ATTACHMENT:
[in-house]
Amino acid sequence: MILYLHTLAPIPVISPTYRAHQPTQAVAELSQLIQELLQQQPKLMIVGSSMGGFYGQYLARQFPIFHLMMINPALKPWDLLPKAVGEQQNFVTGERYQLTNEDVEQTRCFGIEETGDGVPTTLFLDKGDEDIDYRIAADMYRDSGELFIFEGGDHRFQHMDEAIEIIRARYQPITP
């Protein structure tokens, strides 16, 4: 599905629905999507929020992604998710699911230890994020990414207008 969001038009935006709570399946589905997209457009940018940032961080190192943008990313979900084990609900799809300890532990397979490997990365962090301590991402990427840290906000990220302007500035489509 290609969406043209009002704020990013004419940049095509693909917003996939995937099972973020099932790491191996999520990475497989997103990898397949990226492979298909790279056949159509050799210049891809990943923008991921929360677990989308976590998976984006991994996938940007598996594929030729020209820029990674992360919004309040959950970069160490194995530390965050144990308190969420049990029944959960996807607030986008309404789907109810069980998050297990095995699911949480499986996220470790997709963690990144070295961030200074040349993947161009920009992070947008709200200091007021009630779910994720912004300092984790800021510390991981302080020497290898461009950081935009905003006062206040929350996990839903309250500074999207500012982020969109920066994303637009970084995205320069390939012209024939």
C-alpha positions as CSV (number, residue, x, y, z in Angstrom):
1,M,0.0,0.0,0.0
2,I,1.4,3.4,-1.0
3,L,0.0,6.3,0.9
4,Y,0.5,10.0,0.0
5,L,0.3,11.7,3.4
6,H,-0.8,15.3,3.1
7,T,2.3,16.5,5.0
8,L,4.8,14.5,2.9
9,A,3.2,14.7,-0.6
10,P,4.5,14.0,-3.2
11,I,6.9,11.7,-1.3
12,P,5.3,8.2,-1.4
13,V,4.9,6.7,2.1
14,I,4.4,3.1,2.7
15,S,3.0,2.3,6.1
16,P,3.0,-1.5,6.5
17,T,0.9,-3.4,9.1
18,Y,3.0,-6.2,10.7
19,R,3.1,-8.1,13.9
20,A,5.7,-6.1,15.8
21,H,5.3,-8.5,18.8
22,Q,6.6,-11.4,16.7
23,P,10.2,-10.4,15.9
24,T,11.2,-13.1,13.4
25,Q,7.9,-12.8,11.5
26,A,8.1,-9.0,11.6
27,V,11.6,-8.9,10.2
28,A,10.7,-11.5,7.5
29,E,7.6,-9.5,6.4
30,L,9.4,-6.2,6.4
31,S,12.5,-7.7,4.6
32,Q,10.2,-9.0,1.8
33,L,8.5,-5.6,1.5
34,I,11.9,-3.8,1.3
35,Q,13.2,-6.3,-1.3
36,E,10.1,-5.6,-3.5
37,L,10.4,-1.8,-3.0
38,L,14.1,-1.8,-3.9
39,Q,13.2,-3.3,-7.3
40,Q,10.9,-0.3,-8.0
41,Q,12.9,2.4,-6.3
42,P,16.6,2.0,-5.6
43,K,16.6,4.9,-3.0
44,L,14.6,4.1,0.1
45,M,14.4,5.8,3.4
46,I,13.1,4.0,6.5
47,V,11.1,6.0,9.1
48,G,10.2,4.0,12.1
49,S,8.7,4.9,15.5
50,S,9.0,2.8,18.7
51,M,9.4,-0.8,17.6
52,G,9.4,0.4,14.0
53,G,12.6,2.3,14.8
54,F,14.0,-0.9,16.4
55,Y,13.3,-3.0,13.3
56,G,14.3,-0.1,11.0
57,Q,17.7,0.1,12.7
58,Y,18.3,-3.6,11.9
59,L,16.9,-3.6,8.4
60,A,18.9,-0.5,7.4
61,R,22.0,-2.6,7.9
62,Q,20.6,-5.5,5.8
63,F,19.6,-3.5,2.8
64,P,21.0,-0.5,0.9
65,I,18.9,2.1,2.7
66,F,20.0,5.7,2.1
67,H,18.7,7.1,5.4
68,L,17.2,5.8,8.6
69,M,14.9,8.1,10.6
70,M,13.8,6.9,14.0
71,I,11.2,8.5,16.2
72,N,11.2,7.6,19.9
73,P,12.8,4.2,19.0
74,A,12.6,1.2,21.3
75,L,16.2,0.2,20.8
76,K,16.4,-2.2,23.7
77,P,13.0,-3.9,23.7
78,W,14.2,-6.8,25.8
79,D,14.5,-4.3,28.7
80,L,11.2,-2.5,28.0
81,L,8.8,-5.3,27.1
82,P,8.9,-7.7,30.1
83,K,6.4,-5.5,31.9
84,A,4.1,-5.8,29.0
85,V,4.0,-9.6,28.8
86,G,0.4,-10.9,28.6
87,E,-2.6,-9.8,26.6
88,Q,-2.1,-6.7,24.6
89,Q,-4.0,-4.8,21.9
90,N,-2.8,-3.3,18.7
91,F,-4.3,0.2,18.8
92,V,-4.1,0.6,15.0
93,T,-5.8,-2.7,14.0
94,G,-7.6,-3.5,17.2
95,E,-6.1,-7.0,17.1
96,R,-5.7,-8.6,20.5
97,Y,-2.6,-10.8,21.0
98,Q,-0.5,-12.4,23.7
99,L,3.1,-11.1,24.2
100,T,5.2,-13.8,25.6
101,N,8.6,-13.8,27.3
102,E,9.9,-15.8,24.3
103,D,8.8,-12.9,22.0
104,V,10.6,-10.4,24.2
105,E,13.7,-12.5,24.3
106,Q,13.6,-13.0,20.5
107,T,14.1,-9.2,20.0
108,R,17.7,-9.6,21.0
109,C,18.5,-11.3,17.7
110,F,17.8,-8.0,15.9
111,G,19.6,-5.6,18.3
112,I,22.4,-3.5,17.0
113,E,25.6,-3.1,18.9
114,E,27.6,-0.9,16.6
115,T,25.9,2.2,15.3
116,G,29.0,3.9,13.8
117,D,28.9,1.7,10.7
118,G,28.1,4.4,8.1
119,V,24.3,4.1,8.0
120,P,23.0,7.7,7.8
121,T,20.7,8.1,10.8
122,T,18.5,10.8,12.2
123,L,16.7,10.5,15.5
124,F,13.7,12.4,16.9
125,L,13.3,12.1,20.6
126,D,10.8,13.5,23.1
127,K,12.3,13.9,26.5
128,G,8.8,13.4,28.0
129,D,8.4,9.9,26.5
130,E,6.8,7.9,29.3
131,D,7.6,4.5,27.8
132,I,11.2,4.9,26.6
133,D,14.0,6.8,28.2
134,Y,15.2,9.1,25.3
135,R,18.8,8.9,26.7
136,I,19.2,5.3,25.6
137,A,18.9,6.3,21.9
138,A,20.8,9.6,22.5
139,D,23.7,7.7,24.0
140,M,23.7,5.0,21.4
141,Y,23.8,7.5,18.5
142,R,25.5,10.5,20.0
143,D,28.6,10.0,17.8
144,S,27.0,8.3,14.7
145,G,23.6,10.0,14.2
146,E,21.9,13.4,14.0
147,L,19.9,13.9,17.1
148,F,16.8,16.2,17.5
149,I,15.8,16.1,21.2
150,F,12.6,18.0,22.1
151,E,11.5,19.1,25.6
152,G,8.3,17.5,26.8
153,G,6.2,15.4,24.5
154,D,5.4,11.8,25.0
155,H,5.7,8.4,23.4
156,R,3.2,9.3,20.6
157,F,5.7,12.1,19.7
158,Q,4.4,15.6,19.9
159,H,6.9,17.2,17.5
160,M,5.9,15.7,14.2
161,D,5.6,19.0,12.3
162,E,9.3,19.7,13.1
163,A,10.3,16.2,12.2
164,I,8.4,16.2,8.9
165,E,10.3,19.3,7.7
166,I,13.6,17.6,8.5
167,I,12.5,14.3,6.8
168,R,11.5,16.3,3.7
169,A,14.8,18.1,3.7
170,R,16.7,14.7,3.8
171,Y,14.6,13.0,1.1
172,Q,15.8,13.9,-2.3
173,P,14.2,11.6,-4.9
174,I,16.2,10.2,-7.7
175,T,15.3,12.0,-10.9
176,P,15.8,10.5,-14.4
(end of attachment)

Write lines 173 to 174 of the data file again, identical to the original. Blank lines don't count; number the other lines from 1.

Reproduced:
169,A,14.8,18.1,3.7
170,R,16.7,14.7,3.8